I look forward to your reply which will be published on www.cobaltchildren.org
Many thanks and kind regards
Flinty Maguire (Ms)
From: firstname.lastname@example.org [mailto:email@example.com] Sent: 27 April 2017 14:10 To: firstname.lastname@example.org Subject: Your letter to Daimler
Dear Mr. Maguire,
we thank you for your letter and opportunity to respond to your concerns.
In response to your overall query we would like to emphasize that Daimler neither sources directly from the Democratic Republic of Congo (DRC) nor from suppliers in the DRC. Further, Daimler rejects generally - in its own operations as well as its supply chain - any work or circumstances which are likely to harm the health, safety or morals of children. We can state, that none of the companies which were named by the original report that brought the issue to attention last year, are direct suppliers of our company.
Nevertheless, we take the issue raised very seriously in general and consequently initialized a follow up process with our direct suppliers in order to further scrutinize the issue as such and to check the processes and measures taken by our suppliers to prevent such alleged practices in their upstream supply chains.
Daimler requires all of its suppliers to comply with the relevant regulations and laws. Our "Supplier Sustainability Standards" impose strict obligations with respect to working conditions, social standards, environmental standards and business ethics that go beyond the requirements of the law. These standards are an integral part of the contracts that Daimler concludes with its suppliers. Our suppliers undertake to comply with these standards, communicate them to their employees, and apply them to their upstream value chains.
Daimler, together with other companies, has taken additional and further action and initiated a pilot project under the auspices of the German Global Compact Network, to conduct a joint human rights risk assessment focused on high-voltage batteries and electro mobility and aimed to assess potential risks associated with these products. This process specifically included, but was not limited to, Cobalt, and, at the request of the participants also assessed other materials connected with electro mobility. The report on the project (in German) can be found at:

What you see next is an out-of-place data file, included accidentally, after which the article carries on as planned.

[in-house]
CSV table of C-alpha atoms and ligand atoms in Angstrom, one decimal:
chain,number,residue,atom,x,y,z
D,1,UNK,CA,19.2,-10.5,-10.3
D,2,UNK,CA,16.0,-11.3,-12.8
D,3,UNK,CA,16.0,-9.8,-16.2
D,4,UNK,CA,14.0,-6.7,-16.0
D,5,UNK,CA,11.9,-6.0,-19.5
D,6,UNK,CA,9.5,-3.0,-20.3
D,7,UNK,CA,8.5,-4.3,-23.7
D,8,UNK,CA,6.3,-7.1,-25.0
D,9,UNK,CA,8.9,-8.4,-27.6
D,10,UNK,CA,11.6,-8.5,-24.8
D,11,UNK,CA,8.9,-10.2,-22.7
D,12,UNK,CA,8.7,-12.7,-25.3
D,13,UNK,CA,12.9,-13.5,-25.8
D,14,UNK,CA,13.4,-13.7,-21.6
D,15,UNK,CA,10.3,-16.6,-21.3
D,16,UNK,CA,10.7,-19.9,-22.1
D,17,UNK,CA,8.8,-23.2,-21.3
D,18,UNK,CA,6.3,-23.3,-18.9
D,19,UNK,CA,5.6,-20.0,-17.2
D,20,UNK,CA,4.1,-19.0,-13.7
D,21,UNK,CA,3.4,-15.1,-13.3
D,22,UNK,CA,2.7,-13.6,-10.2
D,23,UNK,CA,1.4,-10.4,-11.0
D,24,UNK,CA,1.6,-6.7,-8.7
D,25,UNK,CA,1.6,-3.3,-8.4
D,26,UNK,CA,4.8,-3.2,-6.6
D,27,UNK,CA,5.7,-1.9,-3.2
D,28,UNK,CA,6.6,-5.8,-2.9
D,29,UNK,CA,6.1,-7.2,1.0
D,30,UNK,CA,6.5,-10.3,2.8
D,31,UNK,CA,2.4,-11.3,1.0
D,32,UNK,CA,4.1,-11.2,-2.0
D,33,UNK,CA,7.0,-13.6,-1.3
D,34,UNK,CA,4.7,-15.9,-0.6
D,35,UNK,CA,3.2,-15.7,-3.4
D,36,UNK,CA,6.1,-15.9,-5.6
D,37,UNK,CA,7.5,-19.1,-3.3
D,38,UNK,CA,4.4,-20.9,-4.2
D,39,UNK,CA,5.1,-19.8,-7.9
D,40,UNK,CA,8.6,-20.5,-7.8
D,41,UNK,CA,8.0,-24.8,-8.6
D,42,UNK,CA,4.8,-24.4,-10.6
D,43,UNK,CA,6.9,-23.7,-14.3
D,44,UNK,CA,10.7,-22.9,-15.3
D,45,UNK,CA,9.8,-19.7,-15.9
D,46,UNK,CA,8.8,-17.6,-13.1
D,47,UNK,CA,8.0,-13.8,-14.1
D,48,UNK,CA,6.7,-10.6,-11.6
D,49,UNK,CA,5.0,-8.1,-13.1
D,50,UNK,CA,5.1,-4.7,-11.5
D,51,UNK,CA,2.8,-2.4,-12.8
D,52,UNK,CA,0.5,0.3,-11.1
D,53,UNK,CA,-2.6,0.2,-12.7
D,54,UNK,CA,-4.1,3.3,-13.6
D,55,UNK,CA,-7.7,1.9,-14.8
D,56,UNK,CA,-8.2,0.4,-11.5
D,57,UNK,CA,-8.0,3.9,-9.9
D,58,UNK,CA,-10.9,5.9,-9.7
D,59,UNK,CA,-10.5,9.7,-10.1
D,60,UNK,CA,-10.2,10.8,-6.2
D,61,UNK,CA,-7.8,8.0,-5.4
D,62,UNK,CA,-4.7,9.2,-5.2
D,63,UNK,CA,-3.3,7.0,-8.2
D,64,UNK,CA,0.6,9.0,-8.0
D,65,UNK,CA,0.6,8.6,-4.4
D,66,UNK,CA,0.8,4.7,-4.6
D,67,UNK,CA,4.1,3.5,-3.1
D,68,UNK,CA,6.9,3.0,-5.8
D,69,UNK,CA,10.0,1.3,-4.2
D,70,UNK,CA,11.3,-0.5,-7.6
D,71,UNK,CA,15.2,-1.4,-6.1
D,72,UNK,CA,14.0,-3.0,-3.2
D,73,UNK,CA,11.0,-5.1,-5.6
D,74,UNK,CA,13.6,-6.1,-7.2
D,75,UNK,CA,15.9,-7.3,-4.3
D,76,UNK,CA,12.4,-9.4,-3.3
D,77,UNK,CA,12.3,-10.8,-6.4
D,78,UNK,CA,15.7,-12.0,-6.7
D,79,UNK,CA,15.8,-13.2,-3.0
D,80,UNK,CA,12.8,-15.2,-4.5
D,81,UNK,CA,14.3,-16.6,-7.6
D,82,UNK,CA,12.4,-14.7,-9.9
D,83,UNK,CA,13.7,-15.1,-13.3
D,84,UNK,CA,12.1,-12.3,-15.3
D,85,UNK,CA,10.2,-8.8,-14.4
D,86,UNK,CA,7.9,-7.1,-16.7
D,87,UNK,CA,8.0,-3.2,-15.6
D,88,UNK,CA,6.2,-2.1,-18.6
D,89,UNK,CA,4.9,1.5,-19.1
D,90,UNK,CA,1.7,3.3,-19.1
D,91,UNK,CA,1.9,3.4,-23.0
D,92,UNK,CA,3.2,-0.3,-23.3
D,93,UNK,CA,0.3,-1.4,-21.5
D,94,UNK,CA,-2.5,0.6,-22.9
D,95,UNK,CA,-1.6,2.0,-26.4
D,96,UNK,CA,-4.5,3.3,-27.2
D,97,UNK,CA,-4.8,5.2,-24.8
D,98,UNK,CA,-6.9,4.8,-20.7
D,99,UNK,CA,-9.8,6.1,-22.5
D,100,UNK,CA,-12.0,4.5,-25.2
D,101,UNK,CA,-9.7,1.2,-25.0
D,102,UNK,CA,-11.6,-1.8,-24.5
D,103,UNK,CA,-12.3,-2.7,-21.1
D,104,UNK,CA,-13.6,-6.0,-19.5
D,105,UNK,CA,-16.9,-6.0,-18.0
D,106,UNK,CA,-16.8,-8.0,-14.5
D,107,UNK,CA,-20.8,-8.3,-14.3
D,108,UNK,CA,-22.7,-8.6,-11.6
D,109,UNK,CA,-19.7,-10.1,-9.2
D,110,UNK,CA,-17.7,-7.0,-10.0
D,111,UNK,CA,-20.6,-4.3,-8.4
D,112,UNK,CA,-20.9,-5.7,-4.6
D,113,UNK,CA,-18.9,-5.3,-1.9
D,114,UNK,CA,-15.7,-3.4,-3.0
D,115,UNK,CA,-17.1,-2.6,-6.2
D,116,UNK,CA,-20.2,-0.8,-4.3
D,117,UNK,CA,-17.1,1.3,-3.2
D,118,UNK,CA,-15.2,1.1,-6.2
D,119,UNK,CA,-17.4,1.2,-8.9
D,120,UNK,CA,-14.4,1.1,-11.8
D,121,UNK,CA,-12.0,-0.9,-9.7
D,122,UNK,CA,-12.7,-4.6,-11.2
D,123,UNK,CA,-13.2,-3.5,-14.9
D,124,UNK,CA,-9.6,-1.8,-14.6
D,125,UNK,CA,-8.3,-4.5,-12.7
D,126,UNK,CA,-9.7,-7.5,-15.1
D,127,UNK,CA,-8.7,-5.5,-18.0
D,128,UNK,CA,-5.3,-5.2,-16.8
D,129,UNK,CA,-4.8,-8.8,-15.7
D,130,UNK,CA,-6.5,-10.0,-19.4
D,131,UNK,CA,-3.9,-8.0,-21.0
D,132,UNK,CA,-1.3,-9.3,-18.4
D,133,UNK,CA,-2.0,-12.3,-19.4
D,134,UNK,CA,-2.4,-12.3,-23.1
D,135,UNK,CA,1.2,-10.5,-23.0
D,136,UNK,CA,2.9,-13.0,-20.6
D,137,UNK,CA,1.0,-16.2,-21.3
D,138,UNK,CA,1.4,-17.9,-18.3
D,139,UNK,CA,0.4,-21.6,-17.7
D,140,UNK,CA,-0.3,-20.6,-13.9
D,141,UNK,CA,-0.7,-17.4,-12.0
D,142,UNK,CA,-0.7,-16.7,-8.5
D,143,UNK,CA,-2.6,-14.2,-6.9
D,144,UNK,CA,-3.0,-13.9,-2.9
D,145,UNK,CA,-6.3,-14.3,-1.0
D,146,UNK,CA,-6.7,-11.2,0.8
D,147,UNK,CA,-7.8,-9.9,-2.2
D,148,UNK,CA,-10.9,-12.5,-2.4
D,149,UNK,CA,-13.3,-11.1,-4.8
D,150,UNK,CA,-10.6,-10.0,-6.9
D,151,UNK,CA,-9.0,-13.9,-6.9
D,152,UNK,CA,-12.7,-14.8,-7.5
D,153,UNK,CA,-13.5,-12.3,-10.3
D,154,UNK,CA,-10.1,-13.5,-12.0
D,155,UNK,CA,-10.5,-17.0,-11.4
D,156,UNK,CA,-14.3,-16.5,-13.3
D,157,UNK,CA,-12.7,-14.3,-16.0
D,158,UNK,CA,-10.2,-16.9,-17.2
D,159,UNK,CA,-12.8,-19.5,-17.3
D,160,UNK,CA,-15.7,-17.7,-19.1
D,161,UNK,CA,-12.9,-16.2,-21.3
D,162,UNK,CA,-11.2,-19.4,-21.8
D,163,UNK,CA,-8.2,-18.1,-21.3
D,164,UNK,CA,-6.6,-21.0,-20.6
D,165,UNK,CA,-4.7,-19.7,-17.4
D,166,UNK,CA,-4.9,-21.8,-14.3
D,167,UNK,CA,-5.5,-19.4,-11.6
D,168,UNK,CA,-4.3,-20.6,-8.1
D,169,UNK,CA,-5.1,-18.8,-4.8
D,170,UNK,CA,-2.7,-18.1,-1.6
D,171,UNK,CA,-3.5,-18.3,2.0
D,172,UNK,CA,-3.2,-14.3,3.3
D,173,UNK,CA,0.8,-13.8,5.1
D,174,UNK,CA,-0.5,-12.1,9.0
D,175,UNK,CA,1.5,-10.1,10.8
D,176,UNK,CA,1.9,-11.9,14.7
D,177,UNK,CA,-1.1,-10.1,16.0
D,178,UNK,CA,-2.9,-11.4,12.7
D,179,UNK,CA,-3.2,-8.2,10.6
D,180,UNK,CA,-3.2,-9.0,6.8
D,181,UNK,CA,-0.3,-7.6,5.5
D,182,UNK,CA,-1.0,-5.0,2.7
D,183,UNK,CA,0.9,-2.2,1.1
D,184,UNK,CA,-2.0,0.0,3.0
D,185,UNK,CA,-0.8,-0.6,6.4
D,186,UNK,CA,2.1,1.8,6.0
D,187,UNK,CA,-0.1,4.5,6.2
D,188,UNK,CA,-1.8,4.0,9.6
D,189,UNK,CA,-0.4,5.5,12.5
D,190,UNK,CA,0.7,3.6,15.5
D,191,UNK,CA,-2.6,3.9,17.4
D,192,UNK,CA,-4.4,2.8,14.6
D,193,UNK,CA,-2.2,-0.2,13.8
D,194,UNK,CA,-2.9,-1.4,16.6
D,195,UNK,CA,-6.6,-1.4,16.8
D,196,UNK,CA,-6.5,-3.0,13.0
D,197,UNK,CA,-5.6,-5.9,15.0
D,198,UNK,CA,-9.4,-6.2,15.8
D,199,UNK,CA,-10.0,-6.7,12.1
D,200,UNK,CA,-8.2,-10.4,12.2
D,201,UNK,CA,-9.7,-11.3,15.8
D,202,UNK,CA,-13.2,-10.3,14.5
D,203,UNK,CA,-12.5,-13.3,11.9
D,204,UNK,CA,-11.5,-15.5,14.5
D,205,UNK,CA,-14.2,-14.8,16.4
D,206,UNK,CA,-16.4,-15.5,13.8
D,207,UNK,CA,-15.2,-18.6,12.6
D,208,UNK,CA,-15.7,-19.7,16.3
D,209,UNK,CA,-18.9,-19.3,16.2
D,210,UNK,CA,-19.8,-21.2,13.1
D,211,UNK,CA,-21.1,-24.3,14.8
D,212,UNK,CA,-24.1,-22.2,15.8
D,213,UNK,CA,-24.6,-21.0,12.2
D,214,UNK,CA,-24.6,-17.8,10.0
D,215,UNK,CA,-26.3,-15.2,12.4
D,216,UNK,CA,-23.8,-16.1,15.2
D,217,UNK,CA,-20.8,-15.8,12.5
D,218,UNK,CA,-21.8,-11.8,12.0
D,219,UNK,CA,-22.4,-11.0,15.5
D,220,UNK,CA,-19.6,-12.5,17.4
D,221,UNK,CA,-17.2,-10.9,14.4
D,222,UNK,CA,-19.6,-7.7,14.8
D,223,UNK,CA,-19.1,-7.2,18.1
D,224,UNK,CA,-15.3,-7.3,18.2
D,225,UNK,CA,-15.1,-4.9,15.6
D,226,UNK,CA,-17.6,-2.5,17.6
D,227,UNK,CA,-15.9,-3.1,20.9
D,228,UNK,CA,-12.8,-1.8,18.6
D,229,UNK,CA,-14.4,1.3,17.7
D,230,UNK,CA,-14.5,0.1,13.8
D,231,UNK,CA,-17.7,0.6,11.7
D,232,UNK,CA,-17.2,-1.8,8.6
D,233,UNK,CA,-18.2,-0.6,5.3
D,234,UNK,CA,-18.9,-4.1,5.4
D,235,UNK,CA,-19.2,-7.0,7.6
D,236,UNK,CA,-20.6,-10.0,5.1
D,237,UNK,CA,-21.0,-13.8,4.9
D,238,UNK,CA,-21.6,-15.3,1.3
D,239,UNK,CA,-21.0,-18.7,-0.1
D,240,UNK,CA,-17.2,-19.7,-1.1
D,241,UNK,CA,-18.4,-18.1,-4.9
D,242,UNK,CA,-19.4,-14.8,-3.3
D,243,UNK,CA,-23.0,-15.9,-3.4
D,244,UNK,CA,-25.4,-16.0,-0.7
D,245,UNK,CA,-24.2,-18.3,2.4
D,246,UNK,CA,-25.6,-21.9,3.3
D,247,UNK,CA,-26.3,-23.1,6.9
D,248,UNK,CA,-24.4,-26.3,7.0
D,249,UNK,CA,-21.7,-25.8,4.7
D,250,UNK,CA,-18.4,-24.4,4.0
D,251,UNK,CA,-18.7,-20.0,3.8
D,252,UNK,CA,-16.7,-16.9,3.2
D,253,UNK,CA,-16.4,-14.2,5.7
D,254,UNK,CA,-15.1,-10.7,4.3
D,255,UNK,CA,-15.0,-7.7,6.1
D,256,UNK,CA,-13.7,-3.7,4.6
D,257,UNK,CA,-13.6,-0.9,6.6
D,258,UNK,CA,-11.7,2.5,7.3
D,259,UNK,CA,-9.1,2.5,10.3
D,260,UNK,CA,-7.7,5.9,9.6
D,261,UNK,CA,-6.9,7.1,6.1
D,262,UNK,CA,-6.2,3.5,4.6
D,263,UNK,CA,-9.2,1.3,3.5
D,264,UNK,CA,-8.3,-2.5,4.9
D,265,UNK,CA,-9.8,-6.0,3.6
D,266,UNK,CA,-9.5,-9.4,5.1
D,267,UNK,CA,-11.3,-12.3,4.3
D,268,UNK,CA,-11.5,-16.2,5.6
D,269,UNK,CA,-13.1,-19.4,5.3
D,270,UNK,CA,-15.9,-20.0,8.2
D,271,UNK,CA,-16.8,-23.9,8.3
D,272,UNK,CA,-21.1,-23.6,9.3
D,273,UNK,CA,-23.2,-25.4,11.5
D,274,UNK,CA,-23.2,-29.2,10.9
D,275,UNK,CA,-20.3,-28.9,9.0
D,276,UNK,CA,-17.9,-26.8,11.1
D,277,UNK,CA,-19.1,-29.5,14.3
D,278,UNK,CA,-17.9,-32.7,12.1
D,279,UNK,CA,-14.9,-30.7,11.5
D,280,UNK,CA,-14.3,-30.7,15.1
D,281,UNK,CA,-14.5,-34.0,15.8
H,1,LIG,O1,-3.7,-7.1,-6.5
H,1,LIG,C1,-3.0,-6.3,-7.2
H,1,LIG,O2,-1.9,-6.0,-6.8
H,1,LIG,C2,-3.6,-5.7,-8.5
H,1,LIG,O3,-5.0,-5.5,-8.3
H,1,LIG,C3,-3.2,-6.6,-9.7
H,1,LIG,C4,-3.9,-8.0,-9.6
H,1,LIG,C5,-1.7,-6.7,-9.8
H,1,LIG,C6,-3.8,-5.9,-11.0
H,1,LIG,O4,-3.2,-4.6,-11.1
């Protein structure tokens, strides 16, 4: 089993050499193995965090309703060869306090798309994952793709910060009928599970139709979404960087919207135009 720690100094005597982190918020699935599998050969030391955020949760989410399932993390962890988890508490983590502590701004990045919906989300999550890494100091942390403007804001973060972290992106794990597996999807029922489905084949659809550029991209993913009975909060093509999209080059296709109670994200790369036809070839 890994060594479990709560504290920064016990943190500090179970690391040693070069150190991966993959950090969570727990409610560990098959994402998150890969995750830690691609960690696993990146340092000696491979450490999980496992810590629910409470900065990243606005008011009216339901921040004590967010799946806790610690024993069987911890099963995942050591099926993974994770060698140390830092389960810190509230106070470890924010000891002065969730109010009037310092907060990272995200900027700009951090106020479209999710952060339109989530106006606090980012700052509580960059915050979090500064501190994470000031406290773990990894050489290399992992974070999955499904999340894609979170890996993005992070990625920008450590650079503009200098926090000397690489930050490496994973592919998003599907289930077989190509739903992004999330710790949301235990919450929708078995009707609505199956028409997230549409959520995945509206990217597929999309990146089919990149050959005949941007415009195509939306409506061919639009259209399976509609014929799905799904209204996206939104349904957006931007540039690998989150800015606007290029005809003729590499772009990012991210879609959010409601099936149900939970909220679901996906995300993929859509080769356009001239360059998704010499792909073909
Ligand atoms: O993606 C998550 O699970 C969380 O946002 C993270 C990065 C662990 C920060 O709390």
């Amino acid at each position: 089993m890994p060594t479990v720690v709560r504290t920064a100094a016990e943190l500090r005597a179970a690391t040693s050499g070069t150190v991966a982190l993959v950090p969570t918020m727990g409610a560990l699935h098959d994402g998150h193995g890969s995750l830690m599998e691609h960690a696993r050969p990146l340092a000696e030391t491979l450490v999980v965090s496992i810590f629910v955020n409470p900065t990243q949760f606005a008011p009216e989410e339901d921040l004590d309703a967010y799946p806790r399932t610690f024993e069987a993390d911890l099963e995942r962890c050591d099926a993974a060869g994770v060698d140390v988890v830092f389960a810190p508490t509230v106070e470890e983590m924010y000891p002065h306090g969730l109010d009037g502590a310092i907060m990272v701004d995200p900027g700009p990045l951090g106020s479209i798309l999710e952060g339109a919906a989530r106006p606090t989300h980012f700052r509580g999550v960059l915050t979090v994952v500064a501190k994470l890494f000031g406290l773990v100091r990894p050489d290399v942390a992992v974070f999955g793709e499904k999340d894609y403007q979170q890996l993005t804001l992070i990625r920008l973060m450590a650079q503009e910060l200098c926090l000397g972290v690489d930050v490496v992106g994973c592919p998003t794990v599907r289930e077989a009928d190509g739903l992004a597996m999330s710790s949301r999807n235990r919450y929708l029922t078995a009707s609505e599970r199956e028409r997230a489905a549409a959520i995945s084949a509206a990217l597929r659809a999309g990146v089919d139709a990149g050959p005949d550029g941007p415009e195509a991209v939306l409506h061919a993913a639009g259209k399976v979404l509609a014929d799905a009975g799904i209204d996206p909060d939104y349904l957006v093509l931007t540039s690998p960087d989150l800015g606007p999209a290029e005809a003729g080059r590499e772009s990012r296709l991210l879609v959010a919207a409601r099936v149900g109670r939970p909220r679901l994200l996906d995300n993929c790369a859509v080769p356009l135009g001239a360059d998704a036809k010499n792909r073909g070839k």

Beyond this, we are also currently in talks with various initiatives set-up to tackle human rights issues in supply chains, amongst others, the EICC/Responsible Raw Materials Initiative, the responsible materials initiative of the World Economic Forum as well as the GIZ (German Development Organization) concerning potential Public Private Partnership initiatives, which in part also engage locally in their work.
With the above information and new initiatives we hope we can demonstrate to you that we take the issue seriously and are undertaking further action to continuously improve our human rights due diligence approach in regard to the general issue.
Dr. Wolfram Heger
Senior Manager Corporate Responsibility Management
Integrität und Recht – IL/CR
From: Flinty Maguire, Cobalt Children [mailto:email@example.com] Sent: 18 April 2017 14:16 To: 'firstname.lastname@example.org' <email@example.com> Subject: FAO Dieter Zetsche, CEO Daimler
Dear Mr Dieter Zetsche,
I posted a letter to you on the 10 April 2017. I attach it here again.
I wish to draw your attention to the Sky News report: “Inside the Congo mines that exploit children”. The report deals with the mining of cobalt used in lithium ion batteries in profitable and widely used items such as smartphones and laptops.
The Sky News report features Dorsen, an 8 year old boy who mines cobalt in the Democratic Republic of the Congo. He works 12 hours a day for as little as eight British pence. This Sky News report triggered the Cobalt Children campaign to ask companies, such as yours, to organize help for these children and creusseurs.
The Sky News report is posted on Facebook has had 43 million views and has been shared over 834,000 times. There are over 150,000 comments.
I am sure you will agree that this overwhelming response from the general public to the issue of child labour in cobalt mines, and the exploited labour of creusseurs, warrants comment and action from your company.
I appreciate you need to consider your response which I look forward to receiving on or before 8st May, 2017. From now, until that date, Dorsen may have worked 252 hours of hard labour mining cobalt, which may include being beaten, starved and injured. This child, and others like him, need our collective help and they need it soon. We cannot let this issue go on for more years. It shames us all.